March Staff Recommendations

Come on by your favorite MPL location and enjoy the latest selection of books, CD’s and DVD’s recommended by our dedicated staff!


March Staff Recommendations

Fiction

  • Lily and the Octopus, by Steven Rowley. [Main Library] “A great book for anyone who has lost a pet. It’s a bit silly and a bit fantastic– talking dogs, evil octopuses, a journey at sea– but also heartbreakingly real. It helped me along recovering from my own loss, and I hope it helps others, too.” ~Heather

Science Fiction

  • Who’s Afraid of Beowulf?, by Tom Holt. [Main Library] “A lighthearted comic fantasy – recommended for fans of Douglas Adams and Terry Pratchett.” ~Robert B.
  • The Lies of Locke Lamora, by Scott Lynch. [Main Library] “A very absorbing mix of crime fiction and fantasy – though strong language and violence content make it unsuitable for younger readers.” ~Robert B.

Mystery

  • Robert B. Parker’s the Hangman’s Sonnet, by Reed Farrel Coleman. [Main Library] “The next installment in Robert B. Parker’s Jesse Stone series Jesse Stone learns that while Rock ‘n’ Roll never dies, it still gets people killed, even in Paradise…….” ~John D.

Children’s Easy Books

  • There’s a Giraffe In My Soup, by Ross Burach. [Main Library] “A fun and cute book for adults and kids, involving a host of zoo animals at a restaurant. Waiter! There’s a giraffe in my soup!” ~Heather
  • The Day the Crayons Quit, by Drew Daywalt. [Palm View Branch] “A colorful problem … what will the solution be?” ~Maria O.
  • Stack the Cats, by Susie Ghahremani. [Palm View Branch] “One cat sleeps, two cats play, three cats stack!” ~Maria O.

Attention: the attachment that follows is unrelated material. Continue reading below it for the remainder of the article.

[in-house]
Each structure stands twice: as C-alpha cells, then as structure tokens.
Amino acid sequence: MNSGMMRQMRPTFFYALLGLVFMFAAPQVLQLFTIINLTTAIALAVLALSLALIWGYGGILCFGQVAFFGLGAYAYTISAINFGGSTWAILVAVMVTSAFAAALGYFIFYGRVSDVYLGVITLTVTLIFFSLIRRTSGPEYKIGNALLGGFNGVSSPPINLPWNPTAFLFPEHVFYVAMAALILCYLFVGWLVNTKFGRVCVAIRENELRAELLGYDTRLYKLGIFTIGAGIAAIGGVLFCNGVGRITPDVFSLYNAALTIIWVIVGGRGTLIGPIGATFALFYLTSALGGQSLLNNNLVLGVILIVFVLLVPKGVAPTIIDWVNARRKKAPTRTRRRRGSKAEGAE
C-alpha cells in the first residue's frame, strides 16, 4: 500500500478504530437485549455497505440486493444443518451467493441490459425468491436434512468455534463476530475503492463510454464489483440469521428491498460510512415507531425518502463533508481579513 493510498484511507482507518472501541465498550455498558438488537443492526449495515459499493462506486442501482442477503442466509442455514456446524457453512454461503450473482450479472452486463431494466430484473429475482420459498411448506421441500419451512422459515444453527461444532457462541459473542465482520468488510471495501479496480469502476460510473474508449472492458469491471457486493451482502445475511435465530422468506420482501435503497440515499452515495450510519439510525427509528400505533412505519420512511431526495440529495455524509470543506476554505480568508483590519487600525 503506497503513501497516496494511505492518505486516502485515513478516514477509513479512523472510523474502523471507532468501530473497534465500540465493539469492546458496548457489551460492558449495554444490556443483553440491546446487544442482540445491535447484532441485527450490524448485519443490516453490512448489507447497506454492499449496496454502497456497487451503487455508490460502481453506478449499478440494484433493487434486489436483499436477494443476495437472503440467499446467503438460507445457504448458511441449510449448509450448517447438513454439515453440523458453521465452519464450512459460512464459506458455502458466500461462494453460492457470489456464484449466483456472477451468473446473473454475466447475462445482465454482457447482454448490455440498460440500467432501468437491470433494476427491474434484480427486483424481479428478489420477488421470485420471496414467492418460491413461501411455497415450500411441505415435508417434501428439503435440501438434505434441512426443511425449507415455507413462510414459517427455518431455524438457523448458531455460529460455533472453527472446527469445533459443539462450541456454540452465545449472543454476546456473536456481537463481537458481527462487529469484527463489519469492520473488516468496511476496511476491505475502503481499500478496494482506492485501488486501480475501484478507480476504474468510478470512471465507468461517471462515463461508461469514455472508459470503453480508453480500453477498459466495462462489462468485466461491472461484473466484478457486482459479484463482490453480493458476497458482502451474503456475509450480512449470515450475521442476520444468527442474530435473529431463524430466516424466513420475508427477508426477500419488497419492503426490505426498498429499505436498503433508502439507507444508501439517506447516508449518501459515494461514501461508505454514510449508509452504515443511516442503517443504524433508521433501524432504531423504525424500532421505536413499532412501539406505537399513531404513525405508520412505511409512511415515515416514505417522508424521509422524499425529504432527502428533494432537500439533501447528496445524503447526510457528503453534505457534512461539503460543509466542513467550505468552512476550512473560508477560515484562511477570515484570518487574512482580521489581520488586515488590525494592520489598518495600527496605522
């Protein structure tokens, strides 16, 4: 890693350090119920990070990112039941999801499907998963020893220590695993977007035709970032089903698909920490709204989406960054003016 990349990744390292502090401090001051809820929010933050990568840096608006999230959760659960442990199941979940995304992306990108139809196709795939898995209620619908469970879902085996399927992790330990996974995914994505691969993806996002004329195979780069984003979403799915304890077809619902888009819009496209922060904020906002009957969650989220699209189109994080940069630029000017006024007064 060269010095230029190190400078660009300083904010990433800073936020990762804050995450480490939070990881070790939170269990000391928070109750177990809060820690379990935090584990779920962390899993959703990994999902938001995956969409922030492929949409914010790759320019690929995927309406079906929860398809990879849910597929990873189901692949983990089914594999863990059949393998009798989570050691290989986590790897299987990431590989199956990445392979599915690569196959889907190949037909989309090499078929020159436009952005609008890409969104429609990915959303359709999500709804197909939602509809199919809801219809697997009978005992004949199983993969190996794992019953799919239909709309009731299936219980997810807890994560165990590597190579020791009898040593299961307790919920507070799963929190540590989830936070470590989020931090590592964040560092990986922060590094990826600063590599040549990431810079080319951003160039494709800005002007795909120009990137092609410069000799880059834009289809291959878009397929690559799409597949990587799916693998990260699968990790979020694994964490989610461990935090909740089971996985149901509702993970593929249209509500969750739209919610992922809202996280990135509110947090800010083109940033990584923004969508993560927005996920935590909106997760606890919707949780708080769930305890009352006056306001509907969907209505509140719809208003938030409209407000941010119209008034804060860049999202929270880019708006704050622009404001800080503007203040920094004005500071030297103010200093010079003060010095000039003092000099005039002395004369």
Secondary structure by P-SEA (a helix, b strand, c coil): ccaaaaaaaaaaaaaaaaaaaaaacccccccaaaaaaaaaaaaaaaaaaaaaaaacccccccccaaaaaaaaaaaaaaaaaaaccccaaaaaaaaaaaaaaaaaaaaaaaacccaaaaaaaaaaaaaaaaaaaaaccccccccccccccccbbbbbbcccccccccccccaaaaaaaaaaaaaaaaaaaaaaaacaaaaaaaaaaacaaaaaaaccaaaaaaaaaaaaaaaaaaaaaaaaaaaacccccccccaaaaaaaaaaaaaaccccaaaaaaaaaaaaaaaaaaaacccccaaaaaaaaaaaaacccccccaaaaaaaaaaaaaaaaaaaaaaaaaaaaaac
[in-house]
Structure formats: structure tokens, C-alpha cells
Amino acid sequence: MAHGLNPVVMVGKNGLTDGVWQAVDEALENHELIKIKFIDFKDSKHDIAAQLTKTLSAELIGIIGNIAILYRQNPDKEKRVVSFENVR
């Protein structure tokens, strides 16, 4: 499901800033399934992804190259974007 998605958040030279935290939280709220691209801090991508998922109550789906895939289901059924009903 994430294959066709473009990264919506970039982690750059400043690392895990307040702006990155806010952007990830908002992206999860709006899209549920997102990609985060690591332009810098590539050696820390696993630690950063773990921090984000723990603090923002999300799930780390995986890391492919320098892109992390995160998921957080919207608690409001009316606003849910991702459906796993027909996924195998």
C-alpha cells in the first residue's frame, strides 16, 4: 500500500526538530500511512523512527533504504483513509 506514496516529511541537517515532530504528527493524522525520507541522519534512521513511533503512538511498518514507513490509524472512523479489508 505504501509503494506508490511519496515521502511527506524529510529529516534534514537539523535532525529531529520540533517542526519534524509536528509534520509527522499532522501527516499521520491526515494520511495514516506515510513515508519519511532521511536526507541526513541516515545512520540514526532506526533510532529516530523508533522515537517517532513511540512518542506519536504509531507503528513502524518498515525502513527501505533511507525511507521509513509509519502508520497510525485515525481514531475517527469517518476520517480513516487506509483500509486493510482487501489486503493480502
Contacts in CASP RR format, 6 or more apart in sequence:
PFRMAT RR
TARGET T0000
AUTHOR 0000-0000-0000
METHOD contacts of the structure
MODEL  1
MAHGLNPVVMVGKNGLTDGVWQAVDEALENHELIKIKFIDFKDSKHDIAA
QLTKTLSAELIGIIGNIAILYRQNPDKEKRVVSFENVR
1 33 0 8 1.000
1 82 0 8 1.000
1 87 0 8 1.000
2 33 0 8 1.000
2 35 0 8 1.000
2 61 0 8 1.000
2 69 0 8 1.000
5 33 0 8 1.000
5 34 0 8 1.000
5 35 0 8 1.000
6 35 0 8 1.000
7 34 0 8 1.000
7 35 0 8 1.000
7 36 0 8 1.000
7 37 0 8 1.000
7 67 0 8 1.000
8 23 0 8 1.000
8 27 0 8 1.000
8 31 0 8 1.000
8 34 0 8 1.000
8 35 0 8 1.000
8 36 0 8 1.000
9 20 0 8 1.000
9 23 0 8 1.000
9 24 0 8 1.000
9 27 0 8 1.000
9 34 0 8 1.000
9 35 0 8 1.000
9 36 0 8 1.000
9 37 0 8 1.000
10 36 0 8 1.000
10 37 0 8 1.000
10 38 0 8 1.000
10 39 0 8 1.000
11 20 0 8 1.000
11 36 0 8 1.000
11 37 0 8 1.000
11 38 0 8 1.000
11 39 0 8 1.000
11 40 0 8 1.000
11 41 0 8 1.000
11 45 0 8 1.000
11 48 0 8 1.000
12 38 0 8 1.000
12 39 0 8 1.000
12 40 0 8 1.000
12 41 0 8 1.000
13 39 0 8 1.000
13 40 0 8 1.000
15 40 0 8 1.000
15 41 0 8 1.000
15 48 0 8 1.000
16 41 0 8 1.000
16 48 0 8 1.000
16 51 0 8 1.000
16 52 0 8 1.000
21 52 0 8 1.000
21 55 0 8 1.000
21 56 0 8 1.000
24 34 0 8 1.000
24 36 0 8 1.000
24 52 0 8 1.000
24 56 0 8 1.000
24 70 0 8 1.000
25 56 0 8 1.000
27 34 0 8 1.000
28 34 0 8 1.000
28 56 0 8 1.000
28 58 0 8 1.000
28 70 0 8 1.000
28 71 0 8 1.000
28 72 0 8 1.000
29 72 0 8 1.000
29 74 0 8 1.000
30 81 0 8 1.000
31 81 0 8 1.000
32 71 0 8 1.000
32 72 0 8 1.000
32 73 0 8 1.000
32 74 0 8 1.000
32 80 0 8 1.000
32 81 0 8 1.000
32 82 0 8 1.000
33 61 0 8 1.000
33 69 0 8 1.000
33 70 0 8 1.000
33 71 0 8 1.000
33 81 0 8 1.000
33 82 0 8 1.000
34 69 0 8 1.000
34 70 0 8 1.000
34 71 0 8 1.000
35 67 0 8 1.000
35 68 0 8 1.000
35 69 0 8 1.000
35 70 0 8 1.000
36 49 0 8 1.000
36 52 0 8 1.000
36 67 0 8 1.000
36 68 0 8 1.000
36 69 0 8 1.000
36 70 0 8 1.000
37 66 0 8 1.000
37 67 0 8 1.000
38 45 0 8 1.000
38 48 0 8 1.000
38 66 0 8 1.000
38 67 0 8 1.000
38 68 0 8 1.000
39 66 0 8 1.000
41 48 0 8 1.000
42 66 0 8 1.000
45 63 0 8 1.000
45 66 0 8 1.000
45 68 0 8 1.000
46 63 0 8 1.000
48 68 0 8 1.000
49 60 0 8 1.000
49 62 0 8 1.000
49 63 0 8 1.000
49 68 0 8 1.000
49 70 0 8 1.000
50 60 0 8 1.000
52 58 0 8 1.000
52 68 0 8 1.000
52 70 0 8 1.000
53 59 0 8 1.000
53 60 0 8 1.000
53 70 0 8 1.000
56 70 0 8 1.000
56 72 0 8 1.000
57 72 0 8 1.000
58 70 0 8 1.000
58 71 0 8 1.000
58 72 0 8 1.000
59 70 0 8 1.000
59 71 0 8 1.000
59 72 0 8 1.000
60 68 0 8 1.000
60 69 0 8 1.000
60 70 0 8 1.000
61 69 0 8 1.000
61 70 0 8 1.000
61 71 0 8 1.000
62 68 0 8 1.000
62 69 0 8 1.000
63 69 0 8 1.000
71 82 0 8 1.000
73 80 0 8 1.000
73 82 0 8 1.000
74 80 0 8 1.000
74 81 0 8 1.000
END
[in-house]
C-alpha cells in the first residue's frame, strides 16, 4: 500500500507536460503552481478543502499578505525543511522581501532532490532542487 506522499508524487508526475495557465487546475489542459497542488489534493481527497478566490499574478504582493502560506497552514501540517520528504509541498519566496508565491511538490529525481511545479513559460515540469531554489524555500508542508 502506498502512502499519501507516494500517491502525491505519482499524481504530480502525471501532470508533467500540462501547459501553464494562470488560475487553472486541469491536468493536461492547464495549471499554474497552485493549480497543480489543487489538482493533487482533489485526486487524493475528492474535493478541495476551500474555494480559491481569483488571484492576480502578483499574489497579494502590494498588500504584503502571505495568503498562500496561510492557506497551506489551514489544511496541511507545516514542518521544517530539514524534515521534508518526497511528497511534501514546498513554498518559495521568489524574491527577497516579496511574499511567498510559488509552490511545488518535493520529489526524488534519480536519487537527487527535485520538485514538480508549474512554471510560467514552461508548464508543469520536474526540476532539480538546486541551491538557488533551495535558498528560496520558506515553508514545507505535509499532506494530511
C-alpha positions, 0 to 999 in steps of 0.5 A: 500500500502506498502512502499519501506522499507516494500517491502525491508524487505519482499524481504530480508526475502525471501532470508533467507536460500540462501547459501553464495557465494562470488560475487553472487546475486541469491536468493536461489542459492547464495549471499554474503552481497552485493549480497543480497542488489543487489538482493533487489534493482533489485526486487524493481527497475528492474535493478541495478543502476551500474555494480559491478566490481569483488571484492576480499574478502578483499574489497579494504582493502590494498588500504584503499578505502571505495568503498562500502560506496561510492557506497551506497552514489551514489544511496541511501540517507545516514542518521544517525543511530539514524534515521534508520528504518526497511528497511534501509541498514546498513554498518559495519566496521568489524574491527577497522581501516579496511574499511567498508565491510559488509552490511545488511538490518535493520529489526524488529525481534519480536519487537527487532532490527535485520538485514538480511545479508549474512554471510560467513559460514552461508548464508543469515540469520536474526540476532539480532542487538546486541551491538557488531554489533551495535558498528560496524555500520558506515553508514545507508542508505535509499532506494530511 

Children’s Non-fiction

  • Good Food For You, by Karen Ingebretsen. [Palm View Branch] “In a time when health is very important, this resource will help you show children good foods for them.” ~Joanna B.
  • William Butler Yeats, by W.B. Yeats. [Main Library] “A wonderful introduction to Yeats, beautifully illustrated with oil paintings by Glenn Harrington.” ~Erin

e-Books

  • The Thousandth Floor, by Katharine McGee. [Electronic Branch] “This futuristic YA novel is a great escape from the real world. It takes place about 100 years in the future, after humanity is already suffering the effects of global warming. The main characters are a group of teenagers who live in a thousand-floor skyscraper in NYC, where Central Park used to be. The higher the floor, the richer the people who live there. Secrets, intrigue, and advanced technology ensue.” ~Julia

Spanish Nonfiction

  • Reimaginar la vida, by Barbara Bradley Hagerty. [Main Library] “Este libro nos demuestra que lo que se ha dado en llamar la “crisis de la mediana edad” no existe. Es un mito, una ilusion.” ~Ema
  • Supertú, by Emily V. Gordon. [Main Library]  “Con un estilo inigualable, Gordon se vale de cómics, videojuegos y referencias nerds de la cultura pop para entender cómo enfrentamos la vida diaria.” ~Ema

Nonfiction

  • I Can’t Breath, by Matt Taibbi. [Lark Branch] “I thought the author told the story well.” ~Sean
  • Bury My Heart at Wounded Knee, by Dee Brown. [Palm View Branch]  “An important and dark telling of American history that should never be forgotten, but with respect towards the native peoples who sacrificed so much during the development of this nation.” ~Rolando

CD/DVD’s

  • Starboy, by Weeknd. [Palm View Branch] “For those that like new music Starboy is by the weeknd and is a good CD to hear.” ~Joanna B.
  • Discover Microsoft Word 2016, [Palm View Branch] “Perfect way to learn Microsoft Word at your own pace for beginners and advanced students.” ~Veronica
  • Discover Microsoft Excel 2016, [Palm View Branch] “Whether you’re keeping a budget, organizing a training log, or creating an invoice, Excel makes it easy to work with different types of data.” ~Veronica

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